• the latest git-release is always available at the same location (.../releases/latest)
    • this release page also includes the zip-archive (even so this includes the app-folder with "master" attached - but this could be handled during install)

    so wouldn´t this be a smart integration?

    • I publish an app in the appstore and provide the link to the GIT repository
    • when I want to push a new version, it is taken form the /latest or I enter the GIT-version number
    • appstore picks the release-notes/changelog of the release-info
    • appstore picks the info.xml from the corresponding archive
    • appstore uses the corresponding download from this release-version

    currently is a lot of double work.
    reading the info.xml saves one copy/past.
    the others would be a smart addition.

    what do you think?

  5. Unfortunately it's not as easy as it sounds :smiley:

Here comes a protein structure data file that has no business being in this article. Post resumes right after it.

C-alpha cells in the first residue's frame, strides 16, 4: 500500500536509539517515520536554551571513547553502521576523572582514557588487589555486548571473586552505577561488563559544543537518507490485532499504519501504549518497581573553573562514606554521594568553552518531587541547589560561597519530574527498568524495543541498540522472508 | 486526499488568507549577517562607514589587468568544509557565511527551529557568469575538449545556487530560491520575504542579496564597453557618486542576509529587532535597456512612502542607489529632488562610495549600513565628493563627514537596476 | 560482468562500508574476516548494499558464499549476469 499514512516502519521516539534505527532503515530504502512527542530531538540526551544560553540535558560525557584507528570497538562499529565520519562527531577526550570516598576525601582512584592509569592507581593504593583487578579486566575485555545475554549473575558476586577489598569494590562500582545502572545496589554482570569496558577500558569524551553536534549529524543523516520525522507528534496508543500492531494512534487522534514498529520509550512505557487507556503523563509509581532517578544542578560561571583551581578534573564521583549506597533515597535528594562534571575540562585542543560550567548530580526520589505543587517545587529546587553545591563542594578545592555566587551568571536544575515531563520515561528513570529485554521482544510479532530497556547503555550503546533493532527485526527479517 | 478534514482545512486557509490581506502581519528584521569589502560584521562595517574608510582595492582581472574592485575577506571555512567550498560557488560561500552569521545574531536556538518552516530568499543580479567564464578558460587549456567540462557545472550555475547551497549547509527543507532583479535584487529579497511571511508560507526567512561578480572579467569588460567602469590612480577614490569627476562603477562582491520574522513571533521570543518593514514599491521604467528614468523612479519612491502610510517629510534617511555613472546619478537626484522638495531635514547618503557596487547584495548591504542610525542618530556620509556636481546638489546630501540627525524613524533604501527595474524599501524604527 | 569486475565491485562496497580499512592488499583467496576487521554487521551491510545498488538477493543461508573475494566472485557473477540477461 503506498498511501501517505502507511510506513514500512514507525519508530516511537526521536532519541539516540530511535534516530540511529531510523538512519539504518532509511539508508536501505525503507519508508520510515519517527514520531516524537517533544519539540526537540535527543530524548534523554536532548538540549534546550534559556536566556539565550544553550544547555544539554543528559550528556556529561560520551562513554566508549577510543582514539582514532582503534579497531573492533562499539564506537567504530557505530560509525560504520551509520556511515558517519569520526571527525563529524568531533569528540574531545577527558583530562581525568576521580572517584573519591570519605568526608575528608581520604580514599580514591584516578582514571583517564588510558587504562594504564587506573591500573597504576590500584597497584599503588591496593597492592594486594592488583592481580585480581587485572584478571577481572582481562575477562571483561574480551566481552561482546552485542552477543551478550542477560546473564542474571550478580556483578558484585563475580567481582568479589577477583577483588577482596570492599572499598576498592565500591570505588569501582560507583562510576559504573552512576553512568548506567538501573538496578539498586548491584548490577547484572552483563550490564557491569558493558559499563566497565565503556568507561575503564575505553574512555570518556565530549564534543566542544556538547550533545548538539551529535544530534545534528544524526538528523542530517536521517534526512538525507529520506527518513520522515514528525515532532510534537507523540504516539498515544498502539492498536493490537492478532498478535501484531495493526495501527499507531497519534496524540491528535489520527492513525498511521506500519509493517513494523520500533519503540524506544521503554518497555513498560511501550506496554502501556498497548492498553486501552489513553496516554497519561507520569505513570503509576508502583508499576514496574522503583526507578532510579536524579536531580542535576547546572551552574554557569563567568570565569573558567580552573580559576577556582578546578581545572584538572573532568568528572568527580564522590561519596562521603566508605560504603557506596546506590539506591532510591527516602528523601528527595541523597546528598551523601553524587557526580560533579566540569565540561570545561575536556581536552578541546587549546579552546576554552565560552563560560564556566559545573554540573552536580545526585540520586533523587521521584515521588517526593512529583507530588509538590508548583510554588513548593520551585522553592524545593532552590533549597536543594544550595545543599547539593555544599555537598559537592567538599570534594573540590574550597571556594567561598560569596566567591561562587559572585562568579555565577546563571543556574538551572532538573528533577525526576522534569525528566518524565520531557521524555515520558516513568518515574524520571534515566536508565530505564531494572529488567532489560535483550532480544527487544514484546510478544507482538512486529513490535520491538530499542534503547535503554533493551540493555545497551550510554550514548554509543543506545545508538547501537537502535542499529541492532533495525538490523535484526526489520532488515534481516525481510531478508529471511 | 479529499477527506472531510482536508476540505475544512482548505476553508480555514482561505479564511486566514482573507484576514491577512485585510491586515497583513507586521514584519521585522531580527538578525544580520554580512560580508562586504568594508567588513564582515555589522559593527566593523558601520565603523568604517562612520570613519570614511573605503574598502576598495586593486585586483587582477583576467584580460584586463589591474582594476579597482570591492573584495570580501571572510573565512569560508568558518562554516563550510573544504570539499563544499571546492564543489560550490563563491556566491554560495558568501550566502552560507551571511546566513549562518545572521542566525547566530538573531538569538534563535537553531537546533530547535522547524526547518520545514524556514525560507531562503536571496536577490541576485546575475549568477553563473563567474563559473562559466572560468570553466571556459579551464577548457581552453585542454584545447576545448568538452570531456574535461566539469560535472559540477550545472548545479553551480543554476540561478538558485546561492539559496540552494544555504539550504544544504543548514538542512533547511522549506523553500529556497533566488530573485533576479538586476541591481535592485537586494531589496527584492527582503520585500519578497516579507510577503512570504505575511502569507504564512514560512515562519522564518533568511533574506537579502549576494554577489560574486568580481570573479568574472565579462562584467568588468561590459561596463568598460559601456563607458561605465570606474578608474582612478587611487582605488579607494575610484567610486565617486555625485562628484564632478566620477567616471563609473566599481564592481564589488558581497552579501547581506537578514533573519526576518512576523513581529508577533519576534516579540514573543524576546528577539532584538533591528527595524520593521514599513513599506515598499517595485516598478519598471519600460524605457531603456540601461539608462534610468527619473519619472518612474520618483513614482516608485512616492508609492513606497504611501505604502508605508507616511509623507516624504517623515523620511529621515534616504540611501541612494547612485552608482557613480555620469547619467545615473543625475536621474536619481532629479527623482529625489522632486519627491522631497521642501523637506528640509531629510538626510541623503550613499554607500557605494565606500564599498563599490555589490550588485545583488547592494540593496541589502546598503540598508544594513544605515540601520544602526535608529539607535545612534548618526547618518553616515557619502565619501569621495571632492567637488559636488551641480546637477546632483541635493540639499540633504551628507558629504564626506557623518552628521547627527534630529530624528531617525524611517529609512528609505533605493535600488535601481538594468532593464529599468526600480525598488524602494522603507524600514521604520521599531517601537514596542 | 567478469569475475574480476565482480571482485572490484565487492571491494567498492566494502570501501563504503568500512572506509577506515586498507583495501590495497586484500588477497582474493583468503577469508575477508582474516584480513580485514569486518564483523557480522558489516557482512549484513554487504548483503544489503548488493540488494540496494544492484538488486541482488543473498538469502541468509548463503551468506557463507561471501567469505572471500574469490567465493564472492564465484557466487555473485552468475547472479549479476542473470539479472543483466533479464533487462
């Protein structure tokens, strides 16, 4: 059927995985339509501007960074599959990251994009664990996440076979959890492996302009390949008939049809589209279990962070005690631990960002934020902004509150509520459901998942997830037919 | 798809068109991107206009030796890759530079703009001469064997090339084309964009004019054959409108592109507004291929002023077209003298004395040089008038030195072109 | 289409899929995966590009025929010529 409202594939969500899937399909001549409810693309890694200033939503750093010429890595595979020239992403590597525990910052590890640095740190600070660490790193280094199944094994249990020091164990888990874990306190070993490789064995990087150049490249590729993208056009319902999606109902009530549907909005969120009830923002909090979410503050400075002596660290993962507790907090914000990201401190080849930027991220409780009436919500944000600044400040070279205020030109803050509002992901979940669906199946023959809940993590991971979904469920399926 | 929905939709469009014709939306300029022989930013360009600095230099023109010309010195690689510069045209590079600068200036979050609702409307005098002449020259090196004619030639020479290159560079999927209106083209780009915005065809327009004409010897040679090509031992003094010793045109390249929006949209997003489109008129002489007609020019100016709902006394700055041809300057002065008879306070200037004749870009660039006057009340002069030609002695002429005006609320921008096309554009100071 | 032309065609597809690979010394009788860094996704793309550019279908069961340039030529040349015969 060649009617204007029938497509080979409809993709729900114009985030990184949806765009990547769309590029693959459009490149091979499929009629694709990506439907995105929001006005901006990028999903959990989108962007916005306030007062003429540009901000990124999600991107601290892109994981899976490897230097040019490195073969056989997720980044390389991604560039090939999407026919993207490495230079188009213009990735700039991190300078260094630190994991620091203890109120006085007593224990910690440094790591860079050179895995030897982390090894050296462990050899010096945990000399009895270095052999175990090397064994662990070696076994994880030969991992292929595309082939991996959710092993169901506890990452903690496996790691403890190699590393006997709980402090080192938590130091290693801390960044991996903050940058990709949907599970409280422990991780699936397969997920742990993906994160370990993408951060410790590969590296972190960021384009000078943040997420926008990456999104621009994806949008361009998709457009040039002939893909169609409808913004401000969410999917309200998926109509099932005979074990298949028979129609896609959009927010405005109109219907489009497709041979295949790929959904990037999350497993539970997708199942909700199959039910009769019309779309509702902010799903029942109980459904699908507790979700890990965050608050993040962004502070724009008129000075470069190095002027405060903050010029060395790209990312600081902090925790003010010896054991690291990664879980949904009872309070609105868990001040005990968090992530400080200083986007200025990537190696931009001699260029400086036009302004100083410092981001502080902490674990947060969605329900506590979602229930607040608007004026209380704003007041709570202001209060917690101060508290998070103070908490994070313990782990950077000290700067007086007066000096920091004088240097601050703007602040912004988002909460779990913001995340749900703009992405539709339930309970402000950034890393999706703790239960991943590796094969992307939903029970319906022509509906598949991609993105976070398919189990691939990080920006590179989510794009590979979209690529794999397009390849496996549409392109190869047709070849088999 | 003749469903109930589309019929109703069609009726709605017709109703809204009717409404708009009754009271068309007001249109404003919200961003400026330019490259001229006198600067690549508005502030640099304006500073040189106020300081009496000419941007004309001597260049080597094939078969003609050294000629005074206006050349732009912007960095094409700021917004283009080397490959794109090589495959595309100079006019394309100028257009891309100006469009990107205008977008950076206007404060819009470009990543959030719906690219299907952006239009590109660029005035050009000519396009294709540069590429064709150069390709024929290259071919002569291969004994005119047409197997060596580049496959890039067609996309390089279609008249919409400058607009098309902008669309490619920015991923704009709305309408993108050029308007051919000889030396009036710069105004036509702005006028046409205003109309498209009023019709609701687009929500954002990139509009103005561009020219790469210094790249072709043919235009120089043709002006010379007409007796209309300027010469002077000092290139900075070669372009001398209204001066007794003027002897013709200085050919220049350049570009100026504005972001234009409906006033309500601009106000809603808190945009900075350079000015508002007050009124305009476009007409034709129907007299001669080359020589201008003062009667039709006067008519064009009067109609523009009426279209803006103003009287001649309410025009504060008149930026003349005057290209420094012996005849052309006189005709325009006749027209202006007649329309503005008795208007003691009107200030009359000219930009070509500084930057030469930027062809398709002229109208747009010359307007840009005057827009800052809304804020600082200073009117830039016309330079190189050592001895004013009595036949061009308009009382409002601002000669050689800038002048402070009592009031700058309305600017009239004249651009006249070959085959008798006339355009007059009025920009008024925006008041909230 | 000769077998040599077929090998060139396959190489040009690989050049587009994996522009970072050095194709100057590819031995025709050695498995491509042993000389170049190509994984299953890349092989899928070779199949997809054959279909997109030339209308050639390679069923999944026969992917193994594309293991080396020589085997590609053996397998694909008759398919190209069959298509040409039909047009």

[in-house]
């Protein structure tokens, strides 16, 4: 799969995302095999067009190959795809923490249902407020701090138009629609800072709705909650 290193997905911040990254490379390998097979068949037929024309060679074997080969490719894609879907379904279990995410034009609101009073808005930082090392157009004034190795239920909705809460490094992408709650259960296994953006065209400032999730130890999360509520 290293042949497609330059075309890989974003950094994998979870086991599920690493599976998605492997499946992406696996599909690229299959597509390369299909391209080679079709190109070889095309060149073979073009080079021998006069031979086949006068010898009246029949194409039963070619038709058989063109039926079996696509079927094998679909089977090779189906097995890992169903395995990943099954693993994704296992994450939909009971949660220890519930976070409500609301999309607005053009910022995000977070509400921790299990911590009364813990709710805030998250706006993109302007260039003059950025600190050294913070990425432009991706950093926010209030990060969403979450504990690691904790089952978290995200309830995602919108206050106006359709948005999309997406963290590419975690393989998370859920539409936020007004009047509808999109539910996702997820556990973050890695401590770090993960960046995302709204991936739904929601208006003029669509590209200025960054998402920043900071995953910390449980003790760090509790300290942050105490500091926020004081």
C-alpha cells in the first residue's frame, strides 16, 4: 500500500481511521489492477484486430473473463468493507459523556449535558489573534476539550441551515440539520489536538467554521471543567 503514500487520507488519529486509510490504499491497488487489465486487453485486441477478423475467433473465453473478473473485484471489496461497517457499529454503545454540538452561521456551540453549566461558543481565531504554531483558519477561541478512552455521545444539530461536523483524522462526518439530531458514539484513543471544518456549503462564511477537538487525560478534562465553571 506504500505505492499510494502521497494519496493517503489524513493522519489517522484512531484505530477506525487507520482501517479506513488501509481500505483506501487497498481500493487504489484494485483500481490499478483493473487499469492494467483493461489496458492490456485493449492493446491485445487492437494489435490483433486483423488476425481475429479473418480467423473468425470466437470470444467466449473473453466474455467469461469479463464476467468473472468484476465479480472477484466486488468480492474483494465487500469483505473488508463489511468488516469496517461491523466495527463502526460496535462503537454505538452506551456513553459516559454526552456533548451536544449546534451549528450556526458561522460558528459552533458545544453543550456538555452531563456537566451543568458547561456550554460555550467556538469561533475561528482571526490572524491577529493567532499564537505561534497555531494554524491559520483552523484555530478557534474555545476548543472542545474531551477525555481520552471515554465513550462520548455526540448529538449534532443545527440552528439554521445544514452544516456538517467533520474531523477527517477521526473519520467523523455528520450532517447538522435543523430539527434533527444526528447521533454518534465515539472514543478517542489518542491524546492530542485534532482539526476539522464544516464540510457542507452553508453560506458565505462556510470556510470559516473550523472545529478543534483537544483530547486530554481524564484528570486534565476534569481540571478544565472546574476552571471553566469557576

Most ownCloud org apps like contacts, mail and news need to be "compiled" first which means: fetch libs from composer, bower and npm, build and minimize javascript (or whatever js toolchain exists). We don't want to run these builds on our servers since we don't want to create a full blown CI service. If we go for a simple approach it will lack in both functionality and security.

    Apart from that if you download a source archive from github, the first level folder will be named like news-master or news-1.7.0 which is an invalid folder structure. So we would need to download and repackage the archive and host it on our servers (which we want to avoid).